|Publication number||US4847281 A|
|Application number||US 07/123,369|
|Publication date||Jul 11, 1989|
|Filing date||Nov 20, 1987|
|Priority date||Nov 21, 1986|
|Also published as||DE3778008D1, EP0278161A1, EP0278161B1|
|Publication number||07123369, 123369, US 4847281 A, US 4847281A, US-A-4847281, US4847281 A, US4847281A|
|Inventors||Michael B. Tyers|
|Original Assignee||Glaxo Group Limited|
|Export Citation||BiBTeX, EndNote, RefMan|
|Patent Citations (7), Non-Patent Citations (6), Referenced by (25), Classifications (17), Legal Events (6)|
|External Links: USPTO, USPTO Assignment, Espacenet|
This invention relates to a new medical use for a heterocyclic compound and pharmaceutical compositions containing it. In particular it relates to the use of 1,2,3,9-tetrahydro-9-methyl-3-[(2-methyl-1H-imidazol-1-yl)methyl]-4H-carbazol-4-one and the physiologically acceptable salts and solvates thereof in the treatment of subjects addicted, recovering from addiction, or liable to become addicted, to drugs or substances of abuse.
The aforementioned compound may be represented by the formula (I): ##STR1## and is disclosed in UK Patent Specification No. 2153821A.
Suitable physiologically acceptable salts of the compound of formula (I) include acid addition salts formed with organic or inorganic acids for example, hydrochlorides, hydrobromides, sulphates, phosphates, citrates, fumarates and maleates. The solvates may, for example, be hydrates.
The aforementioned specification also discloses physiologically acceptable equivalents of the compound of formula (I), i.e. physiologically acceptable compounds which are converted in vivo into the parent compound of formula (I).
The compound of formula (I) is described in the aforementioned specification as a potent and selective antagonist of 5-hydroxytryptamine (5-HT) at `neuronal` 5-HT receptors of the type located on terminals of primary afferent nerves. Receptors of this type are now designated as 5-HT3 receptors and are also present in the central nervous system. 5-HT occurs widely in the neuronal pathways in the central nervous system and disturbance of these 5HT containing pathways is known to alter behavioural syndromes such as mood, psychomotor activity, appetite and memory.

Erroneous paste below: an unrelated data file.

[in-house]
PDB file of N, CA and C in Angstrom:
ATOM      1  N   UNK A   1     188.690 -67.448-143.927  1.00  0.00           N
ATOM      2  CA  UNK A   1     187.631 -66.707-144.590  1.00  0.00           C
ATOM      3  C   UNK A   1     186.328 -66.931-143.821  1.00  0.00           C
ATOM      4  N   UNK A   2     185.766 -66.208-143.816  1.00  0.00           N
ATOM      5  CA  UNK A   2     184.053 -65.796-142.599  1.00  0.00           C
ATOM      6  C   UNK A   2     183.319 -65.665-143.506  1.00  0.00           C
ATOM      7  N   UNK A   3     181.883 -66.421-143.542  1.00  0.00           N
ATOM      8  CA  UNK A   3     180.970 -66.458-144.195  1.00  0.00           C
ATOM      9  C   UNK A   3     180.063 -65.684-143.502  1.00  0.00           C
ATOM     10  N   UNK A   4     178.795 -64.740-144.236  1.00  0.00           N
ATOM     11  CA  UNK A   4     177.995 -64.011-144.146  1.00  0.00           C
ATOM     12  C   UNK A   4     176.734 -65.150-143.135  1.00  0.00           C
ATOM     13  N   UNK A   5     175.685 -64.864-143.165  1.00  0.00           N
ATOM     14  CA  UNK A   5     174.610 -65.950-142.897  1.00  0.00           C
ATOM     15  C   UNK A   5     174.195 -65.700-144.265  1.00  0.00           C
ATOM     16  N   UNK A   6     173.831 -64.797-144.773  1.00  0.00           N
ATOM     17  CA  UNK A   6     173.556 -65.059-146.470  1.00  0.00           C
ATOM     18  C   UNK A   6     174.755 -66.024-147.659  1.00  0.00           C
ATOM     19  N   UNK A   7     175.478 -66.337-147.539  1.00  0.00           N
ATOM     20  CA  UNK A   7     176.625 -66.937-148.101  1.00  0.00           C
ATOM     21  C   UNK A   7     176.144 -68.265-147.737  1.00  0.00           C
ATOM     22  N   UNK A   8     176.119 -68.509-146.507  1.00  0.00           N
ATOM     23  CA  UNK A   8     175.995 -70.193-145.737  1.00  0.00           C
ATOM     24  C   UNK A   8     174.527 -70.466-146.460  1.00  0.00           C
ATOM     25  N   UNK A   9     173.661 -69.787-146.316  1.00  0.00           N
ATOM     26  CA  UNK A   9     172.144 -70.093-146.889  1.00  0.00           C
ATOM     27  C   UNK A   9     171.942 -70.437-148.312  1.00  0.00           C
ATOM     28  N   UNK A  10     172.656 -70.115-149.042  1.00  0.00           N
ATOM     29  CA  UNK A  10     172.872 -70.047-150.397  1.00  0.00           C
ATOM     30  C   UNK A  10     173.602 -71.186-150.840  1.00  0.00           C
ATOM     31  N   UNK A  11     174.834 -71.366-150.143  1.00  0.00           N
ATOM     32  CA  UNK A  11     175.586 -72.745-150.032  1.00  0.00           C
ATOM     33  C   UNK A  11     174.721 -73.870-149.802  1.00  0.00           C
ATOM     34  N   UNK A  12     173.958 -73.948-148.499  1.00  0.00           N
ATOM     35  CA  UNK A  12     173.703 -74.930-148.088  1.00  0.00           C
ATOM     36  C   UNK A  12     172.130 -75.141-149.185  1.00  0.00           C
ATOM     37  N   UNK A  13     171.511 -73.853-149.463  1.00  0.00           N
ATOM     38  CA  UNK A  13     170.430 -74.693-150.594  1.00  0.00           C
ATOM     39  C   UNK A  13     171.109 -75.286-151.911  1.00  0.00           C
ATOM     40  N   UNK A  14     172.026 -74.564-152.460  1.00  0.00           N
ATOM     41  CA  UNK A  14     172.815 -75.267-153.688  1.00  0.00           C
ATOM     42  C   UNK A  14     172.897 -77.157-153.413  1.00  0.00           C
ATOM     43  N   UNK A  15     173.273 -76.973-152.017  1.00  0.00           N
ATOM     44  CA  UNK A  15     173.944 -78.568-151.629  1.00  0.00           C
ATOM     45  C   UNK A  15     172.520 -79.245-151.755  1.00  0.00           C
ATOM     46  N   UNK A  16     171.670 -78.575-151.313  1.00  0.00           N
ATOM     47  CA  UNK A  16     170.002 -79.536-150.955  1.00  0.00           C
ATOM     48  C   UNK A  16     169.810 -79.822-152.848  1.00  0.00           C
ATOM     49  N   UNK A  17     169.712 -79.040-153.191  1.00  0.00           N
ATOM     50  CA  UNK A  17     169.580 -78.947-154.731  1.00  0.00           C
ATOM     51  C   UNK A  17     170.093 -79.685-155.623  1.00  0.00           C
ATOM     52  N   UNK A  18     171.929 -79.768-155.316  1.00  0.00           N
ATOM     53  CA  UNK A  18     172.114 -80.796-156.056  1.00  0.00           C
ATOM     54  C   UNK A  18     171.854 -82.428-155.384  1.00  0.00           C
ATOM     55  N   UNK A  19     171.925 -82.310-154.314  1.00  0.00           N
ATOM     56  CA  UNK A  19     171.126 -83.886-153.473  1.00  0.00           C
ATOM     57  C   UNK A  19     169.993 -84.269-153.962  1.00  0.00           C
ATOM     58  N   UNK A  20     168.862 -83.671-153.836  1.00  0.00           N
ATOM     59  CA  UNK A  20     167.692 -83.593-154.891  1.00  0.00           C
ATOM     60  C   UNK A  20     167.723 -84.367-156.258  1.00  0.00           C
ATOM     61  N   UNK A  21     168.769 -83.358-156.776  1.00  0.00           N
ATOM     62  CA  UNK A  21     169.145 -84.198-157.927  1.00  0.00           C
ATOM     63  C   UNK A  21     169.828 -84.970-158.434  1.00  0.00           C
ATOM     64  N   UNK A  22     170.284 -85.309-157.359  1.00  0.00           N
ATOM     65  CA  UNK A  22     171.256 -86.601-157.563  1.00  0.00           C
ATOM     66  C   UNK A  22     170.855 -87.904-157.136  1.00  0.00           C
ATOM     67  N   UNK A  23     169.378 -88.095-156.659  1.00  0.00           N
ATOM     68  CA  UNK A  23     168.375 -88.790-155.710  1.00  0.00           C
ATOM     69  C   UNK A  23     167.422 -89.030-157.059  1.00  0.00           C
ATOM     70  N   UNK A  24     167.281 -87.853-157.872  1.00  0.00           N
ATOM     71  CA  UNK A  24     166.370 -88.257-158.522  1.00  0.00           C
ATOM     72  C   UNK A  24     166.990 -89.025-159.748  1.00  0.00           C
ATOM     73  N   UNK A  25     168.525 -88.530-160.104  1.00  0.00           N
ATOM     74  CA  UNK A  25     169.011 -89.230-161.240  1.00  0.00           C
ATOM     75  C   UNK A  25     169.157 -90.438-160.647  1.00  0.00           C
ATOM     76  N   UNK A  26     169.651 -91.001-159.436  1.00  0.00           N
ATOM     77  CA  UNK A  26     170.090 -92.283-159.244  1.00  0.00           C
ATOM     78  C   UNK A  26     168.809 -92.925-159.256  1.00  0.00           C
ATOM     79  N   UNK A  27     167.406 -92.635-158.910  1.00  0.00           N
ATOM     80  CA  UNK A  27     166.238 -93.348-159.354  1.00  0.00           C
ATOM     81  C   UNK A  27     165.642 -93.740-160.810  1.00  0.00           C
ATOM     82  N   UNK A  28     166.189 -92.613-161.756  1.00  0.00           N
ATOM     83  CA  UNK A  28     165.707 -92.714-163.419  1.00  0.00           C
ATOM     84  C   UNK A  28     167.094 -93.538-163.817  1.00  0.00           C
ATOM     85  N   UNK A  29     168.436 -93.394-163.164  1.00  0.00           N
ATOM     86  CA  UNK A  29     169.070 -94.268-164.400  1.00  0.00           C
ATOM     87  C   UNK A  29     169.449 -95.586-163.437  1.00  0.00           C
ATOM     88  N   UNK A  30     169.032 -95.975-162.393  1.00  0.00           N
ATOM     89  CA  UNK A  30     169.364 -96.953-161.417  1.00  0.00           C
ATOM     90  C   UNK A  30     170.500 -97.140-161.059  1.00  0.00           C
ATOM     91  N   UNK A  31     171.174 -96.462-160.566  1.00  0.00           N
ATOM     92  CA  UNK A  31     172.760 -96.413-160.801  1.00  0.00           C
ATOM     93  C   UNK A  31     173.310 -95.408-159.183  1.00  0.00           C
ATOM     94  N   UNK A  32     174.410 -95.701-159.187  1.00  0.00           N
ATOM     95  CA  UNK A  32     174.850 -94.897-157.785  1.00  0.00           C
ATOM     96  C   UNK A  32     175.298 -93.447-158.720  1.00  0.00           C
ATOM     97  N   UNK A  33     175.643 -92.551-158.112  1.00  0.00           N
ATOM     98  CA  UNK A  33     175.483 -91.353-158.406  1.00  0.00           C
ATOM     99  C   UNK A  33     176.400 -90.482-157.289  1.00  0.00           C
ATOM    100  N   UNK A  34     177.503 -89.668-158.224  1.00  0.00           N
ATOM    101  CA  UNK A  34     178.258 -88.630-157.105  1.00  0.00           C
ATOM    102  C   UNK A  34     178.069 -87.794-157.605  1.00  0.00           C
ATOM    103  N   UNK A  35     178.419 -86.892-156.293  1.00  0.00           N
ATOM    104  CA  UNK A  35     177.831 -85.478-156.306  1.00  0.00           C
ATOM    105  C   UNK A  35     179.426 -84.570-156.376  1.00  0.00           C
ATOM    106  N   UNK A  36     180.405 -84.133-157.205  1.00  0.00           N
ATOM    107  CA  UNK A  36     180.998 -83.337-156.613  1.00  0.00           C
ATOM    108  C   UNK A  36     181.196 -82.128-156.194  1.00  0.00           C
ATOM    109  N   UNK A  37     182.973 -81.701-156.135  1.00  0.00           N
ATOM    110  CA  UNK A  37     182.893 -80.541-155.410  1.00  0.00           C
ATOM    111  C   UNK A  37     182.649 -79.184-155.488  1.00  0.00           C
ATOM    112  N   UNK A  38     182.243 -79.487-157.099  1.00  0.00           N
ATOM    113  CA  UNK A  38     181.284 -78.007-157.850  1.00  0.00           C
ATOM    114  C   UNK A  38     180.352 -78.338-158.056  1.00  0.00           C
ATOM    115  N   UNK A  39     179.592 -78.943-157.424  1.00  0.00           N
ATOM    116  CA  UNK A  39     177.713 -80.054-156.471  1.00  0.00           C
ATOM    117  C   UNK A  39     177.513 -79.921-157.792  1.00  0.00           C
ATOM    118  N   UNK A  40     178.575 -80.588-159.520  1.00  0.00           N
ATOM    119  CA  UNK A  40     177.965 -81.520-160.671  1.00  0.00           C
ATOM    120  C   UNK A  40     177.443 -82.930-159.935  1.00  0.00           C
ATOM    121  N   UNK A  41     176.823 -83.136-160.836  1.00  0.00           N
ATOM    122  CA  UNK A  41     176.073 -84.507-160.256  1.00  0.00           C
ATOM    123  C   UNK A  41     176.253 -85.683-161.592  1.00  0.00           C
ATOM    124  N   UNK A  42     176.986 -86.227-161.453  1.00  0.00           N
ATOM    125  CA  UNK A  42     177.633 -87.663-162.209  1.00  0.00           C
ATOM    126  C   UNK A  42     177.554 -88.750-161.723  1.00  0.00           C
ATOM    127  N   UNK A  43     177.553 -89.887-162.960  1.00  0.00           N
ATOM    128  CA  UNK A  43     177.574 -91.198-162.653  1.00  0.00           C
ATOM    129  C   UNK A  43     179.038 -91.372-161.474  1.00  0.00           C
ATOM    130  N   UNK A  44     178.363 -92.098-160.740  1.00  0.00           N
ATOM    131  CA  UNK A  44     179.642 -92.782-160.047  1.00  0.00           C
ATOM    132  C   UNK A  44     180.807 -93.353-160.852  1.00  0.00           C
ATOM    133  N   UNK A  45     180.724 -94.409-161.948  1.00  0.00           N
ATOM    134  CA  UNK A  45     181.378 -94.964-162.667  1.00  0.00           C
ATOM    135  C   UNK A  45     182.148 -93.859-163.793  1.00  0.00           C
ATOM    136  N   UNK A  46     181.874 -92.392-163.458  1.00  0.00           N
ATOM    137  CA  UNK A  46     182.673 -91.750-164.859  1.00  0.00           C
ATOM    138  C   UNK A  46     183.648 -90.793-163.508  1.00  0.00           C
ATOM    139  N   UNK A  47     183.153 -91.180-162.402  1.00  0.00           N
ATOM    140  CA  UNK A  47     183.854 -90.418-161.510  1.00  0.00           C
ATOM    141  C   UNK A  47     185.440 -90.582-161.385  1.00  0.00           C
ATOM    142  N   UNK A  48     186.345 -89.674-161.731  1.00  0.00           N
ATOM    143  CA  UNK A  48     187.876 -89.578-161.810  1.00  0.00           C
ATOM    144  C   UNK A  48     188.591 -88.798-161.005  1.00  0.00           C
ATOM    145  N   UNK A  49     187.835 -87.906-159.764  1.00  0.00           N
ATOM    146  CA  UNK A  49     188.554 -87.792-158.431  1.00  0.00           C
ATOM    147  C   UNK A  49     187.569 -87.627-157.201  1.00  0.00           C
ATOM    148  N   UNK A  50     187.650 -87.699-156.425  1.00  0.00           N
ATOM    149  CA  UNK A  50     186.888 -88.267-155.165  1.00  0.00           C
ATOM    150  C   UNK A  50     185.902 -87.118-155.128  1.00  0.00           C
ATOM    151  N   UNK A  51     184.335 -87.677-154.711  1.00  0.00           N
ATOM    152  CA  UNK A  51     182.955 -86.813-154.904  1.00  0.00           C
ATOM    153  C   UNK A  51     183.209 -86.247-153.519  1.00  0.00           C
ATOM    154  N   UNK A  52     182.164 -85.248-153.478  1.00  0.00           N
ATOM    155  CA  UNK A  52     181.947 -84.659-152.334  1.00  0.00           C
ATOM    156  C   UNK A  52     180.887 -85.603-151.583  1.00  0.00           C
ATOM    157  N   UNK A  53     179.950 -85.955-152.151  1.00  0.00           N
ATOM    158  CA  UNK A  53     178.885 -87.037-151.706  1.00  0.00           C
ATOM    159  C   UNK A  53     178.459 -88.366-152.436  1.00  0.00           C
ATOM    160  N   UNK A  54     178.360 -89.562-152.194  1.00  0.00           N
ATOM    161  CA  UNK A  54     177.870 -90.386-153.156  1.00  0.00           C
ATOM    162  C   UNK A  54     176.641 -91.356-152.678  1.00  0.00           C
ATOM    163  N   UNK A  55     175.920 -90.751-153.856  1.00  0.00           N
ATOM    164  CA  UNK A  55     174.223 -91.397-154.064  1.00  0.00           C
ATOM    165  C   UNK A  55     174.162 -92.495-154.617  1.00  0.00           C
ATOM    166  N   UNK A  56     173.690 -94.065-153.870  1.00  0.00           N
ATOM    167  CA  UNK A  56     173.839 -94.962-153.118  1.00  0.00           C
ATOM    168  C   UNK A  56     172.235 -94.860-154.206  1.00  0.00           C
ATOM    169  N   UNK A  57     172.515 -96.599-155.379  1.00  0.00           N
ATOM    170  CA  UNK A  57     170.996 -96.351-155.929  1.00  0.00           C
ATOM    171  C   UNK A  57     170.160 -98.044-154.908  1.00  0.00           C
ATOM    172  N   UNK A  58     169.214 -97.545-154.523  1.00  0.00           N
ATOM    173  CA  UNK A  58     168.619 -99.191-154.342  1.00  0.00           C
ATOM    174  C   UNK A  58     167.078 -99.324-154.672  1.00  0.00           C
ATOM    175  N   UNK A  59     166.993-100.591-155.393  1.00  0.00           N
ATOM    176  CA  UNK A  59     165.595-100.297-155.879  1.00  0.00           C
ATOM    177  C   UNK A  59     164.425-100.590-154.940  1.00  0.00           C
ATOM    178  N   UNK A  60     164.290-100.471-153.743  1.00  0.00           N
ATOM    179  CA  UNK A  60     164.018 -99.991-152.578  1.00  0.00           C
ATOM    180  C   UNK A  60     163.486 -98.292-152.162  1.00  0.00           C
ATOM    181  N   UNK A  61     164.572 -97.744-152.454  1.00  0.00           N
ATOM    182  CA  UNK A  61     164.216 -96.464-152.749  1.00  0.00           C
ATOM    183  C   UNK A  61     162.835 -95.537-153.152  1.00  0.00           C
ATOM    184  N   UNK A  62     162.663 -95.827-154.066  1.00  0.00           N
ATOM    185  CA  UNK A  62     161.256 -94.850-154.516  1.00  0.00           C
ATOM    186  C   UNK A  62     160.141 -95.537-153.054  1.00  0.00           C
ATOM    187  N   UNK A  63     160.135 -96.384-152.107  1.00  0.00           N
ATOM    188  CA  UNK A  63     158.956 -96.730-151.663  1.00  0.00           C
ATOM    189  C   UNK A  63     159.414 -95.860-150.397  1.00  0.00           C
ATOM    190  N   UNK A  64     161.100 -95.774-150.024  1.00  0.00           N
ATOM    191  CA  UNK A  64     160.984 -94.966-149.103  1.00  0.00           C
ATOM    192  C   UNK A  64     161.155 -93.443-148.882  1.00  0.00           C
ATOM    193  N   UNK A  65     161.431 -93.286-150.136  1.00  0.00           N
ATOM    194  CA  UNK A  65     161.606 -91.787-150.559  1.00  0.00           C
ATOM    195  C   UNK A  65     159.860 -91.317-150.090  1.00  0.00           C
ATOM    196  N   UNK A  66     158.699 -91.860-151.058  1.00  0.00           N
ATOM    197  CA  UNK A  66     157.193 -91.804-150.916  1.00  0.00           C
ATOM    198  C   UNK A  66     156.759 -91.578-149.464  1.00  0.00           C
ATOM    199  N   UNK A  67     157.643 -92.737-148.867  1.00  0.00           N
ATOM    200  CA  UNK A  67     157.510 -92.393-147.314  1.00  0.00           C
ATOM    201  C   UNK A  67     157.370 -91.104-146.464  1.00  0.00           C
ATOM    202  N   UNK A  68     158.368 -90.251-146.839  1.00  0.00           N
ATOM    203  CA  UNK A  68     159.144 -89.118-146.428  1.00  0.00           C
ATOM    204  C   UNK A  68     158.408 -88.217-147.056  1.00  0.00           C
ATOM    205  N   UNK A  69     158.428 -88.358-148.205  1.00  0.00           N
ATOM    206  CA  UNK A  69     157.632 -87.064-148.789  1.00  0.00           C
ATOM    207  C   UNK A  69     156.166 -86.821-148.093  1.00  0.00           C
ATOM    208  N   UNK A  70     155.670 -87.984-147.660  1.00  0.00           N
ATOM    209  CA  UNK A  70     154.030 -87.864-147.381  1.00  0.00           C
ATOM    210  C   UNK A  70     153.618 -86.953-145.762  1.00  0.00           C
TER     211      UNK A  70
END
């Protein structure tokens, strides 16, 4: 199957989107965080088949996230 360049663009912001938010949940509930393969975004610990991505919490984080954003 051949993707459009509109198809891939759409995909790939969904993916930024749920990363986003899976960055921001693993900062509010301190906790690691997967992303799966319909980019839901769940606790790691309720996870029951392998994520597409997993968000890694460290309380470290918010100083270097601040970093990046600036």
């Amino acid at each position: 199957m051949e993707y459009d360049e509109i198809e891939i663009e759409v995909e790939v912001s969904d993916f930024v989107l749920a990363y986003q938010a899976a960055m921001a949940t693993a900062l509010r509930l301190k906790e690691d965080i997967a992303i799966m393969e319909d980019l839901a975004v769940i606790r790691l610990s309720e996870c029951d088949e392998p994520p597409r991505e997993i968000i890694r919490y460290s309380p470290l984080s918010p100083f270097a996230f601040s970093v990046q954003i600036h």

The compound is described as being of use in the treatment of a human or animal subject suffering from a condition caused by a disturbance of neuronal 5-HT function, for example in the treatment of a human subject suffering from migraine pain or a psychotic disorder such as schizophrenia. It is also stated that the compound may be useful in the treatment of conditions such as anxiety, obesity and mania.
We have now found that the compound of formula (I) may be used in the treatment of subjects addicted, recovering from addiction, or liable to become addicted, to drugs or substances of abuse.
Repeated administration to a subject of certain drugs such as opiates (e.g. morphine), cocaine or benzodiazepines (e.g. diazepam, chlordiazepoxide or lorazepam), or substances of abuse such as alcohol or nicotine (e.g., smoking) can lead to physical and/or phychological dependence upon that drug or substance. When the drug or substance of abuse is withdrawn from a dependent subject, the subject develops certain symptoms, such as aggressive behaviour, agitation, and intense craving for the drug or substance of abuse. These symptoms may be collectively described as a withdrawal or abstinence sydrome.
It has now been shown that administration of the compound of formula (I) can prevent, alleviate or reverse this withdrawal syndrome. The compound is therefore of use for the prevention or relief of a withdrawal syndrome resulting from addiction to drugs or substances of abuse.
It has also been shown that the compound of formula (I) suppresses dependence on drugs or substances of abuse. The compound is therefore also of use in reducing the craving for a drug or substance of abuse after addiction to that drug or substance, and can therefore be used for maintainence therapy during remission from addition to drugs or substances of abuse. The compound may also be used for prophylactic treatment of subjects liable to become dependent on drugs or substances of abuse.
The effectiveness of the compound of formula (I) in the treatment of a withdrawal syndome resulting from addiction to a drug or substance og abuse, and for the suppression of dependence on a drug or substance of abuse has been demonstrated in animals using, for example, the rat social interaction test, the light/dark exploration test in mice, a marmoset behavioural test and the drinkometer alcohol consumption test in rats.